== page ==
There are around 2,000 billionaires in the world.
And by definition, they’re some of the best at time management. They’re bombarded with thousands of emails. They have a thousand things they could do: meet with an employee, schedule a meeting, find a new marketing strategy, work on a product design, etc.
How do they choose what’s most important and still effectively build their wealth to $10,000 per day or more?
It’s not a “myth” that people succeed because they’re more productive.
- The female billionaire Sheryl Sandberg has stated in her books that she made sure to leave work at 5:30 every day because her children were a priority.
- Richard Branson has over 400 companies to run but he still has time to kite-surf because he puts his fitness as a priority.
- President Bush has a million things to do: foreign leaders to call, CIA briefings to read, voters to please, and so on. Yet he was able to still read 95 books in a year: more than most people ever read.
- Doug Conant, CEO of Campbell Soup, sent 20 handwritten thank you notes a day while running a Fortune 500 company.
I stumbled across a book called 15 Secrets Successful People Know About Time Management: The Productivity Habits of 7 Billionaires, 13 Olympic Athletes, 29 Straight-A Students, and 239 Entrepreneurs.
It has the longest title I’ve seen in a while. And I think it’ll help you uncover some secrets of time management.
Here are the top tips on billionaire productivity tips I know (which I learned from this book and all the other videos and podcasts I consumed):
1. Do the #1 Most Important Task At The Start of the Day
Nathan Blecharczyk, billionaire, and cofounder of Airbnb, says he fills his calendar from reverse.
He schedules things from the end of the day to the start so that he can focus on the real work in the morning. He makes sure to leave meetings for late in the day because they’re not as important.
You want to start your day with your #1 most important task and finish it first because otherwise, you get distracted with less important requests, tasks, and email.
2. Don’t Multitask
Billionaire Mike Cannon-Brookes gave some short advice for the book:
Do one thing at once. Stop multitasking!
When I was young, I grew up with multitasking and could do it better than most people. I used to pride myself on the process.
Later on, I did some research on multitasking. Studies show that it decreases productivity, especially for the young people who have done it for longer. The American Psychological Association found that task switching can lead to a 40% decrease in productivity.
3. Have Themed Days
The youngest billionaire in history and founder of Facebook and Asana, Dustin Moskovitz, said:
Have a themed day of the week where you don’t have meetings. He says it allows for no interruptions and focus on individual work.
At Asana, they have No Meeting Wednesday’s.
Billionaire Jack Dorsey of Twitter and Square also has themed days. Jack, like Elon Musk, works 80 hour weeks, 40 at each company.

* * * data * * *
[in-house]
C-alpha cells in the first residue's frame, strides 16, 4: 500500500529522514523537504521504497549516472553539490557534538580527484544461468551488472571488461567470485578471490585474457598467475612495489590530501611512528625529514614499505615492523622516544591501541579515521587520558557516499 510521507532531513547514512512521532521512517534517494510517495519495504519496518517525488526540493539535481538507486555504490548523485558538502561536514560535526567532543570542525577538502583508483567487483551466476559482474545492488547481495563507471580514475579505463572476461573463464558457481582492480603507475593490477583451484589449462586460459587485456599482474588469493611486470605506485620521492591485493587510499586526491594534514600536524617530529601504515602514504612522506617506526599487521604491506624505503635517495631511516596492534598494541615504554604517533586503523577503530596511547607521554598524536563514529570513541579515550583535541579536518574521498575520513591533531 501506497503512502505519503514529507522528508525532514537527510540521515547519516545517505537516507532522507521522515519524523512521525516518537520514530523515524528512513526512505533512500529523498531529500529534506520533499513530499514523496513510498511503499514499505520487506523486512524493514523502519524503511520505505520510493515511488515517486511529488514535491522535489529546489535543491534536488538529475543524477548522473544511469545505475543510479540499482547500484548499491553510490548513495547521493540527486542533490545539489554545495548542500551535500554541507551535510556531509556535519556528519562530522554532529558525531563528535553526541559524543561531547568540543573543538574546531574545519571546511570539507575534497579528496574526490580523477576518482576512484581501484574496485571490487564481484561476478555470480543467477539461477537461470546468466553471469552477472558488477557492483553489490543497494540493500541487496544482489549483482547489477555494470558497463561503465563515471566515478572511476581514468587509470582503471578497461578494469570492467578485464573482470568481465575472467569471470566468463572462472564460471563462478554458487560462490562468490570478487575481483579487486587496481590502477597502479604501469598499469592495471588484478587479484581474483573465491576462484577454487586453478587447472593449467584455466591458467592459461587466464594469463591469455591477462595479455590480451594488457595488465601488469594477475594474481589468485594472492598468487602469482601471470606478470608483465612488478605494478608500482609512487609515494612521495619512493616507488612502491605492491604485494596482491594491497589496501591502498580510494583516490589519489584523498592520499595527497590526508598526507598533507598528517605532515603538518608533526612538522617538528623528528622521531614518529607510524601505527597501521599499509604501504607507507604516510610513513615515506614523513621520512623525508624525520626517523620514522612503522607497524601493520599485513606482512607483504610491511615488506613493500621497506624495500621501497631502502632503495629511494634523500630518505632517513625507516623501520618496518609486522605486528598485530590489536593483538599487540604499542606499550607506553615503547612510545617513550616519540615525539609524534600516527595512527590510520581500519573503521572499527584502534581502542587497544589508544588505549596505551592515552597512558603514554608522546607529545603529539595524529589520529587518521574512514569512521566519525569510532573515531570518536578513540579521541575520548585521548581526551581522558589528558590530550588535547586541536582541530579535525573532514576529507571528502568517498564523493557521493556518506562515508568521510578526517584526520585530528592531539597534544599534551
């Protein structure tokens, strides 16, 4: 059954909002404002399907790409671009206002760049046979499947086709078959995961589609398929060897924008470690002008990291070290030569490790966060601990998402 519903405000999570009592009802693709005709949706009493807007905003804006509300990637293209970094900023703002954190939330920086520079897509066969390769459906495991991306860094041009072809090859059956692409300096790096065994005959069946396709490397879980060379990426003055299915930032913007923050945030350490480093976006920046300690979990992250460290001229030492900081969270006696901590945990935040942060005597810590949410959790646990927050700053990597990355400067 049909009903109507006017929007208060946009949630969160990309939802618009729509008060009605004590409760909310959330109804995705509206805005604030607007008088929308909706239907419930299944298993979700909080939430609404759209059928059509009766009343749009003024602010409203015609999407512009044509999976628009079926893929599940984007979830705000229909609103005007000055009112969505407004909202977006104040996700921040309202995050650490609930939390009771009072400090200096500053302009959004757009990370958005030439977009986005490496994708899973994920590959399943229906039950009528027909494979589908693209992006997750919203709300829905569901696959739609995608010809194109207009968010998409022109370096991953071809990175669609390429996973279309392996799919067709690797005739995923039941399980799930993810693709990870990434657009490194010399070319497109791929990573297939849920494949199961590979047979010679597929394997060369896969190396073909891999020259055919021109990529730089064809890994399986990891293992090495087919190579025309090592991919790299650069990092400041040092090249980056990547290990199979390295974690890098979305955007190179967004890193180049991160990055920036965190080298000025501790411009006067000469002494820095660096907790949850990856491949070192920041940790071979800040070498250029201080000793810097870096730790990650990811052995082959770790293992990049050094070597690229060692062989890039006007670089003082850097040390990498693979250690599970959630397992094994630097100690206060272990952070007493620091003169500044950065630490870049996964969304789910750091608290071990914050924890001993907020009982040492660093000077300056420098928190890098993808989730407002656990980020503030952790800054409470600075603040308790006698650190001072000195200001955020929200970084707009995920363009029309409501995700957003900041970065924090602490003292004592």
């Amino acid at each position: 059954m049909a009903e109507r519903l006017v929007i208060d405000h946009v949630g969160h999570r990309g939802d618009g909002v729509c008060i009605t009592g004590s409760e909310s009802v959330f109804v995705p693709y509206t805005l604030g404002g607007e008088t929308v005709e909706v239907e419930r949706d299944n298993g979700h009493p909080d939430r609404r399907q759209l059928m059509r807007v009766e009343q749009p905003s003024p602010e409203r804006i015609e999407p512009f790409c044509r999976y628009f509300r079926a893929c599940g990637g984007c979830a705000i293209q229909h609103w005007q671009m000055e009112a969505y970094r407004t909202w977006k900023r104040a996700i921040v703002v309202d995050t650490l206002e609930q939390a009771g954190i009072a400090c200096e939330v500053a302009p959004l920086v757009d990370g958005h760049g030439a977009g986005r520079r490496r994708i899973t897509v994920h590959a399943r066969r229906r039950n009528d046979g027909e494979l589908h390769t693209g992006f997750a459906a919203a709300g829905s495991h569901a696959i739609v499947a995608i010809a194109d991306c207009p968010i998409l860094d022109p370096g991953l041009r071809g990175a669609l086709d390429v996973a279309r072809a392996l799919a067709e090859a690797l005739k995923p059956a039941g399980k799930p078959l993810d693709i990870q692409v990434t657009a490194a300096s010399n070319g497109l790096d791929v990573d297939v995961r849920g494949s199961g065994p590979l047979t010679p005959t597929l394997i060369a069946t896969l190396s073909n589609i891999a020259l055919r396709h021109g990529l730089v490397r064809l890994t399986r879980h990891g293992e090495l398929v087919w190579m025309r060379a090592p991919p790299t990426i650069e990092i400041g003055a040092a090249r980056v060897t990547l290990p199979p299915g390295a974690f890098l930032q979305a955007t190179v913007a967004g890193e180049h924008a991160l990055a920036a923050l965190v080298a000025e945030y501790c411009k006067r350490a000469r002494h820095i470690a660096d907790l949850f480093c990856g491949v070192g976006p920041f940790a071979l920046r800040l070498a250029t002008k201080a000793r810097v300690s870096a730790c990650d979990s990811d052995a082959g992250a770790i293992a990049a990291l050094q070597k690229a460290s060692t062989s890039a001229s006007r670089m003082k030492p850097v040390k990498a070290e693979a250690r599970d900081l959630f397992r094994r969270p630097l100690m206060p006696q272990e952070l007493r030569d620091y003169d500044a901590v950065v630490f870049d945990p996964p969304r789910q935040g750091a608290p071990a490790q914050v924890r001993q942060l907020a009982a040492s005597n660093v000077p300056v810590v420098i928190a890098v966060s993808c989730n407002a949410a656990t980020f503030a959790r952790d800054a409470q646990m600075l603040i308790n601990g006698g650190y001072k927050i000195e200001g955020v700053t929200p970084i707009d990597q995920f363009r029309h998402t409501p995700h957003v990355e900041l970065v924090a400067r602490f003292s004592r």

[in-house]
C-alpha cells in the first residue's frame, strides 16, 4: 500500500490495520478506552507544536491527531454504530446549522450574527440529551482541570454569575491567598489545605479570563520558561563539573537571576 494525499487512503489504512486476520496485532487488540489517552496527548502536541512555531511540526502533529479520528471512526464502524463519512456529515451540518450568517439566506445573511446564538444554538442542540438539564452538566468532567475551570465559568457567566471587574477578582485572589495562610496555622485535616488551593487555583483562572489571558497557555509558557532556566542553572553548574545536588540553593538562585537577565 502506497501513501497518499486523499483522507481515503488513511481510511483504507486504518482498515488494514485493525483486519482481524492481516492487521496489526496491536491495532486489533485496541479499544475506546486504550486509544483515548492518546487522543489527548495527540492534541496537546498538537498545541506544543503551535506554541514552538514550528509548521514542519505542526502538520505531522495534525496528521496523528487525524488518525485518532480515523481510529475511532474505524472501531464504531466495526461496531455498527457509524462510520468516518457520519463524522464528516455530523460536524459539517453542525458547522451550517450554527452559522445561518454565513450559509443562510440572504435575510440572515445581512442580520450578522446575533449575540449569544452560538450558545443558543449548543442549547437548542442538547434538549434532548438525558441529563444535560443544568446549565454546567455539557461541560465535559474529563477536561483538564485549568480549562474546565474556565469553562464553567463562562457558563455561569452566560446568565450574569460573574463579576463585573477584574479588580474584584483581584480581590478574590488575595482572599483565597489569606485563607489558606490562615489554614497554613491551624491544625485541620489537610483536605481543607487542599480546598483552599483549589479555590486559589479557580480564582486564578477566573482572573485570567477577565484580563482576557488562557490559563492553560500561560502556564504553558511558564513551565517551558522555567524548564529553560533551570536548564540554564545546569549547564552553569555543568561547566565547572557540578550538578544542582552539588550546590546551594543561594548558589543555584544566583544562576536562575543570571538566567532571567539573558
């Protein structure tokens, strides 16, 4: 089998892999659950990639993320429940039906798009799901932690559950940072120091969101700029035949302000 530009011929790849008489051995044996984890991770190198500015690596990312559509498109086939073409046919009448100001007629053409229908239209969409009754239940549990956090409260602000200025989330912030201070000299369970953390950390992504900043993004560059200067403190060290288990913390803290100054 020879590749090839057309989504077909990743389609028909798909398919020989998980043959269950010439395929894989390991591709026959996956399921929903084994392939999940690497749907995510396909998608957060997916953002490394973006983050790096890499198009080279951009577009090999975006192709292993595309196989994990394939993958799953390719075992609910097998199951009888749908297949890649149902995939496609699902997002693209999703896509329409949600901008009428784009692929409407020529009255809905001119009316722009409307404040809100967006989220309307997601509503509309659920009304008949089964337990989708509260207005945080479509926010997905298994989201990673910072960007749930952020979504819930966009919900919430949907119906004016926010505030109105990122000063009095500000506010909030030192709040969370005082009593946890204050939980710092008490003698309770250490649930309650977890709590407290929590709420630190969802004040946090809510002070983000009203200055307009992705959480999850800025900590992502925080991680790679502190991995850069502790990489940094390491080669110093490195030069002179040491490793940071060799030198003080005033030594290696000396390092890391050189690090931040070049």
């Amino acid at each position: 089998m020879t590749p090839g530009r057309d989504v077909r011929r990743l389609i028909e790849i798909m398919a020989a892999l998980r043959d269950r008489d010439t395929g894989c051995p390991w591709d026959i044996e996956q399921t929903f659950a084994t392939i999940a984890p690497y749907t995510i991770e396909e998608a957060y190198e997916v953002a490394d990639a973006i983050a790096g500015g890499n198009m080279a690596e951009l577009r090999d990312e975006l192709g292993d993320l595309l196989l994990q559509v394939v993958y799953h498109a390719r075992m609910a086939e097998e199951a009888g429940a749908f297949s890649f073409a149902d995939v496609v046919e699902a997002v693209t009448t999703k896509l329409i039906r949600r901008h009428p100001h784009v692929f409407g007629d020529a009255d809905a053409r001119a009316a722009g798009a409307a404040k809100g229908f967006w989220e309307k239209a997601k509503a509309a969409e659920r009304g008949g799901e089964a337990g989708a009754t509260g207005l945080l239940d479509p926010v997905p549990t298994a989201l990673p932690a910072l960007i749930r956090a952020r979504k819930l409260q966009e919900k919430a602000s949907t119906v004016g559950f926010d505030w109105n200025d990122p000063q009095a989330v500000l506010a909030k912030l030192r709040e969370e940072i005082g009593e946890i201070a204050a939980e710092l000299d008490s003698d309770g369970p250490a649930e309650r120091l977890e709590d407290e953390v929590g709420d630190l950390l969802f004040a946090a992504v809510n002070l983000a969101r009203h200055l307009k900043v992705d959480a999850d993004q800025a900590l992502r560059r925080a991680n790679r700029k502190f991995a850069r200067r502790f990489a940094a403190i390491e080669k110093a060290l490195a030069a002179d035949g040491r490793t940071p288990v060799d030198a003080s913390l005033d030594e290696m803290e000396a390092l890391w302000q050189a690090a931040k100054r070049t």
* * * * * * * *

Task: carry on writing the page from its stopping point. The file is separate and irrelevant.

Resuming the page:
In a 2011 interview at Techonomy, Dorsey said he accomplishes this by having themed days and being very disciplined.
Every day has a theme and he does the same things around that theme at each company on a specific day.
These themes let him deal with interruptions and distractions. If a task or request is not in theme with the day, he does not do it. It sets a cadence for the rest of the company to deliver and check their progress:
His Mondays are for management.
His Tuesdays are for product.
Wednesday’s are marketing and growth.
Thursdays are for developers and partnerships.
Friday’s are on culture and recruiting.
Saturday’s he takes off.
Sunday’s are for reflection, strategy, feedback, and getting ready for Monday.
4. Discipline Matters More Than Intelligence
The billionaire Andrew Mason, co-founder of Groupon and Detour, said that he’s met a lot of people who are smarter but less successful than him because they lack the discipline to do what they say they will:
“I often meet people who seem smarter than me yet are less capable because they don’t have the self-discipline and/or self-confidence to introspect on their ability to do what they think they’re going to do and find ways to iteratively improve. Amazingly, it’s as simple as that. It’s kind of a sore spot for me because I can’t understand why people don’t take it more seriously.” -Andrew Mason
He says it’s that simple. It’s not rocket science. Being disciplined about forming great habits is a true key to success.
I highly recommend you read The Power of Habit. It goes into great scientific detail, while staying easy to read, on how to effectively form great habits and break bad habits. I wrote an article on everything you need to know about the book as well.
Andrew said that if he was playing a video game that replicates real life business and had 10 points to distribute into skills, he’d put 7 into discipline and 3 into intelligence.
Nothing into Ability Power, Attack Damage, or Mana, Andrew? I jest. Nerd joke.
The point is to improve your willpower because it matters more than pure IQ.
5. Recharge and Refresh Mid-Day To Keep Up Your Mental Fitness
The youngest billionaire in Africa, Mohammed Dewji, says that mental fitness and a fresh mind are keys to success.
By 1pm, he has already worked 7 hours and it’s natural for him to feel drained and tired. He has a daily workout during his lunch hour to recharge and refresh.
This let’s him attack the 2nd half of his day as hard as he did the 1st half. He recommends finding what works best for you to stay invigorated and recharge. He acknowledges that people have different ways of doing it that work best.
There are hundreds of studies, articles, and books that prove how exercise is so beneficial to you in so many ways. Studies show that exercise increases your focus, energy, happiness, productivity, attractiveness, health, and longevity. Look at it as an investment rather than a time cost.
Dustin Moskovitz, billionaire cofounder of Facebook, wrote a whole Medium post saying how he regretted not exercising and eating better because he would have achieved his success even faster, and without the arguments and health problems he had.
6. Devote At Least 50% of Your Time to Building Great Products. Avoid Ego-Gratifying Activities.
Mark Pincus is the billionaire founder of Zynga, a video game app platform built on the back of the social network Facebook.
Mark says that if you want to build great products, you should spend at least 50% of your work time to building great products.
He says don’t accept speaking opportunities if they don’t benefit your users or company.
The same goes for any ego-boosting activities that don’t contribute to the bottom line success of your company, such as going on talk shows. Good To Great is a book that outlines the downfalls of doing this. Lee Iacocca was a bad-ass entrepreneur who took Chrysler from near-bankruptcy to a full revival. But during the second half of his tenure, he started spending most of his time on talk shows, TV shows, and other ego-boosting events. Chrysler’s stock took a huge plunge.